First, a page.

The Strad Issue: January 2009
Musicians: Petra Müllejans (violin) Kristian Bezuidenhout (fortepiano)
According to the CD packaging, Petra Müllejans and Kristian Bezuidenhout play these pieces in a way that ‘recaptures the freshness and volatility’ of their early performances. Those first airings, with Mozart sometimes playing a keyboard part he hadn’t yet written down, may well have been fresh and volatile, but trying to recapture them sounds like a licence for idiosyncratic playing. And so it is. There is a constant rhythmic freedom in these performances, as the players home on details, linger on a passing melodic shape or enjoy a witty turn of phrase, which does have something of the wonder of discovery about it.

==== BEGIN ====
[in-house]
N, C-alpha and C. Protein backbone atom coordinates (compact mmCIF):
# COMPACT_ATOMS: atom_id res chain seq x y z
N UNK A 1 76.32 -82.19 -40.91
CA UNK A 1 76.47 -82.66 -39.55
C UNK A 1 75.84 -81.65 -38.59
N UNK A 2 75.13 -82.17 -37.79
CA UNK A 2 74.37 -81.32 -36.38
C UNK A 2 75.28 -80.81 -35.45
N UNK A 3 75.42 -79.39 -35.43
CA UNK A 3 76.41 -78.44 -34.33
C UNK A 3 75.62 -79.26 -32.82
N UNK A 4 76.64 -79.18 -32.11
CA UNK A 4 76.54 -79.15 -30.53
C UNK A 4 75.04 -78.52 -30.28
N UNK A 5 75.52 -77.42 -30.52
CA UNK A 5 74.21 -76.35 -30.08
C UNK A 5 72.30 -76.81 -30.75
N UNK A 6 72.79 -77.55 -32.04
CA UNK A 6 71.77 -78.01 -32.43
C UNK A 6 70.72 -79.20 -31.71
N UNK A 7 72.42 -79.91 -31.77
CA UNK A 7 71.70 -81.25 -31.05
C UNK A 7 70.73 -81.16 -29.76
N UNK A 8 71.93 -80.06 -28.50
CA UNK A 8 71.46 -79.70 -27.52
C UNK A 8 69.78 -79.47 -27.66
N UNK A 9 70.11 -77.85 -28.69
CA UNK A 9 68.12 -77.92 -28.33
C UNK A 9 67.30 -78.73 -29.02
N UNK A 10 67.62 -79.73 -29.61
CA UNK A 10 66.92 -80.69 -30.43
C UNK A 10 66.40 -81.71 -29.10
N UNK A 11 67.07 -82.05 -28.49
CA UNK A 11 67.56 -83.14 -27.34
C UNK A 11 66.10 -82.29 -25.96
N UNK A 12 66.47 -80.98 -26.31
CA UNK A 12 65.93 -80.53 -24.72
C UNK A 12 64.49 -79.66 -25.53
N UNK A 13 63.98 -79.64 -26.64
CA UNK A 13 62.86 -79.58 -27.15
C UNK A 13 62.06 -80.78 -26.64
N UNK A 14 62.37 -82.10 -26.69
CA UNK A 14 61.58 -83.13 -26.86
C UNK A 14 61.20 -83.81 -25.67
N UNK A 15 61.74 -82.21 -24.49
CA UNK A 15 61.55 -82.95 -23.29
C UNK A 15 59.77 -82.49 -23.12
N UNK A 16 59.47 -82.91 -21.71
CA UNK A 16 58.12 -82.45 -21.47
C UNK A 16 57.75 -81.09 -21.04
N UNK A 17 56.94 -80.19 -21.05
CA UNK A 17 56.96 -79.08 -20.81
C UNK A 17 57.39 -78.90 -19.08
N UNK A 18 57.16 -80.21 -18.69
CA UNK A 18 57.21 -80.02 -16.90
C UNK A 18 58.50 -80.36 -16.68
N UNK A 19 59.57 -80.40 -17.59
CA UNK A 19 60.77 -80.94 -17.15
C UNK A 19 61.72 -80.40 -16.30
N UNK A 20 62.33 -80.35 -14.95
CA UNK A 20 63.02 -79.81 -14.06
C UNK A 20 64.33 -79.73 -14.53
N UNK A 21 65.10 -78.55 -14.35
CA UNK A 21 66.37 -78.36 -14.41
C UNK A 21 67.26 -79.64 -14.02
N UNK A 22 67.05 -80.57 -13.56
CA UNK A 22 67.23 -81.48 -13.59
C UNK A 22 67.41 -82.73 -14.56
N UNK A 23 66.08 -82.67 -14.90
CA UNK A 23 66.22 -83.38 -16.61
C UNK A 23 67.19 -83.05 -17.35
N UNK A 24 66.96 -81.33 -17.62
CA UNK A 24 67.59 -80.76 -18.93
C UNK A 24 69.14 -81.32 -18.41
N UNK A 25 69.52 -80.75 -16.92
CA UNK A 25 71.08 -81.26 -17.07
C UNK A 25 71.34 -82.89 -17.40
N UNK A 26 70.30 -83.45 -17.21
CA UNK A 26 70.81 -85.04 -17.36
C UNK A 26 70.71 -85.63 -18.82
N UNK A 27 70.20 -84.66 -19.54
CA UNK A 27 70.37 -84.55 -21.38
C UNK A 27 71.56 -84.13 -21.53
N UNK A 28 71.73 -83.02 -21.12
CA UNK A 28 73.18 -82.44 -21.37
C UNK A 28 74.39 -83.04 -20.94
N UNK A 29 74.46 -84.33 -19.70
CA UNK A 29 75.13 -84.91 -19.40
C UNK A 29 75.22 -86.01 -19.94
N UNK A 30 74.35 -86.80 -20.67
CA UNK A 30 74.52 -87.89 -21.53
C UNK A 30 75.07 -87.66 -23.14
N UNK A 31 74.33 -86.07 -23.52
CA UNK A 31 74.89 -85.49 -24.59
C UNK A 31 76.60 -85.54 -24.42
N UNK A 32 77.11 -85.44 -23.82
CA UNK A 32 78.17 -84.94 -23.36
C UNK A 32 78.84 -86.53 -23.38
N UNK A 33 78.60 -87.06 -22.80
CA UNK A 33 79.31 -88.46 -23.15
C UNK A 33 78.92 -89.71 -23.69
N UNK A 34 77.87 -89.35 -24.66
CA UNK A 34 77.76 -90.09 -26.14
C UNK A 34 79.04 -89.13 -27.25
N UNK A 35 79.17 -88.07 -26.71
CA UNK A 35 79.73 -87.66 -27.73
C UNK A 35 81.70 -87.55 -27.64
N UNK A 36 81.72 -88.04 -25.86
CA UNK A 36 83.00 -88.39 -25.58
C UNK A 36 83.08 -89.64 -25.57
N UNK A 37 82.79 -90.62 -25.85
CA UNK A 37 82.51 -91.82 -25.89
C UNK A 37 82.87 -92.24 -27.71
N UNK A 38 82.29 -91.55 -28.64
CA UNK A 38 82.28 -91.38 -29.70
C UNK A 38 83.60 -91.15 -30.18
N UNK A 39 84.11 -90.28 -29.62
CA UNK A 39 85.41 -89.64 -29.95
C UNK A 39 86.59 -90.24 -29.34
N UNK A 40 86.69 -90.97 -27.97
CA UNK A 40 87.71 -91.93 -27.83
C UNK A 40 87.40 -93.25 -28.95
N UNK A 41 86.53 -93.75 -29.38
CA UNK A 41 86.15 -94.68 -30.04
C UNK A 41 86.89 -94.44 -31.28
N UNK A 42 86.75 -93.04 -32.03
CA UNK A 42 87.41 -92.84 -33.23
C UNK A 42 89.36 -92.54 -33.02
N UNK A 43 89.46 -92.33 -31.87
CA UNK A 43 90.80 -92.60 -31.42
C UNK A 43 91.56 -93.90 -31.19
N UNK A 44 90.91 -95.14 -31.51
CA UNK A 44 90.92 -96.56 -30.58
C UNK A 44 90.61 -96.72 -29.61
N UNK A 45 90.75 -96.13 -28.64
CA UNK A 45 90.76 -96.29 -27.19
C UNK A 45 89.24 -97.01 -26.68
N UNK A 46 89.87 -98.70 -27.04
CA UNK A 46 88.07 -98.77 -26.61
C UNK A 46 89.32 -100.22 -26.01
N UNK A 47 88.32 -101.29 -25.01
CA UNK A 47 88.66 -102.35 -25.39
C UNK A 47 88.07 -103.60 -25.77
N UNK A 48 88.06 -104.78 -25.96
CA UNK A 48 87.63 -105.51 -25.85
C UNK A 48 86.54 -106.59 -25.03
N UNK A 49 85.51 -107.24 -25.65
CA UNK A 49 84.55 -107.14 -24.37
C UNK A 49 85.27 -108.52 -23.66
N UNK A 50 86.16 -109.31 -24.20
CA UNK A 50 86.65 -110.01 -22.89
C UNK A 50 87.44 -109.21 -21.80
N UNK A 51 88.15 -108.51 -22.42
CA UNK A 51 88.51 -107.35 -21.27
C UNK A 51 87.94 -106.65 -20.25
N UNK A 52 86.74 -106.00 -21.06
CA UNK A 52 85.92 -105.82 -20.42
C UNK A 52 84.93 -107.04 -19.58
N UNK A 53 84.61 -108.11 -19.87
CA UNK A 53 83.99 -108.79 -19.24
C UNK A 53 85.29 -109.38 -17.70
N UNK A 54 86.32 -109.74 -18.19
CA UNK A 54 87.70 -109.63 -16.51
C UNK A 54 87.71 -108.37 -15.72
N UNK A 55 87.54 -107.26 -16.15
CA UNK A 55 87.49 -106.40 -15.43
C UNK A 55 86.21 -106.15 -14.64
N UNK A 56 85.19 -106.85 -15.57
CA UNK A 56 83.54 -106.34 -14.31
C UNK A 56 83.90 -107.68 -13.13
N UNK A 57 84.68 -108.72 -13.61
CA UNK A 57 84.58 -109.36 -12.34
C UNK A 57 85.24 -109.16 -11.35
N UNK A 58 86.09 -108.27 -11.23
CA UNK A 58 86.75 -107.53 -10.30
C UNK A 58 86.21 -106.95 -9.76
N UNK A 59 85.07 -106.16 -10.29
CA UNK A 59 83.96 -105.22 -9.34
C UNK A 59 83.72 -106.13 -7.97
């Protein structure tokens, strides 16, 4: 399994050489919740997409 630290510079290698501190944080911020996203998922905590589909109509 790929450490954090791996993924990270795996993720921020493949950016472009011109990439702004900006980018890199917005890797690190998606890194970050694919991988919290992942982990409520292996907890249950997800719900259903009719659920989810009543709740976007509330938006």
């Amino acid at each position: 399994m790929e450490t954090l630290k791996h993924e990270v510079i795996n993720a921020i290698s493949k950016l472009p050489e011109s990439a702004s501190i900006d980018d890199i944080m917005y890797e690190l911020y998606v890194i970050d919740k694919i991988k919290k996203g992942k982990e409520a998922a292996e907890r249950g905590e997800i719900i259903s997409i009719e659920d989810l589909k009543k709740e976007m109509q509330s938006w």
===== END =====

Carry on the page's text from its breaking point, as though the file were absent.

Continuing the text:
They take a few liberties with the notes as well, particularly Bezuidenhout, who obviously takes his role as Mozart’s stand-in seriously. Ornamentation is frequent, but judiciously used: Müllejans adds some nice little tweaks in the first-half repeat of the opening Adagio to K319, a beautiful piece of cantilena playing. Both players have their own little cadenzas to bridge the gaps, as in Müllejans’s filler between the opening Largo and the Allegro of K454.
Some of the colourations and mannerisms may be a little too vivid, especially for repeated listening, but this is intelligent and vibrant music-making, with an endearingly earthy quality to it all, perhaps emphasised by the close-in recording of the period instruments (the fortepiano is well-tempered, and the pitch is A=130). These players are not worshipping at the shrine of Mozart: the composer feels very much alive, which is presumably what they had in mind.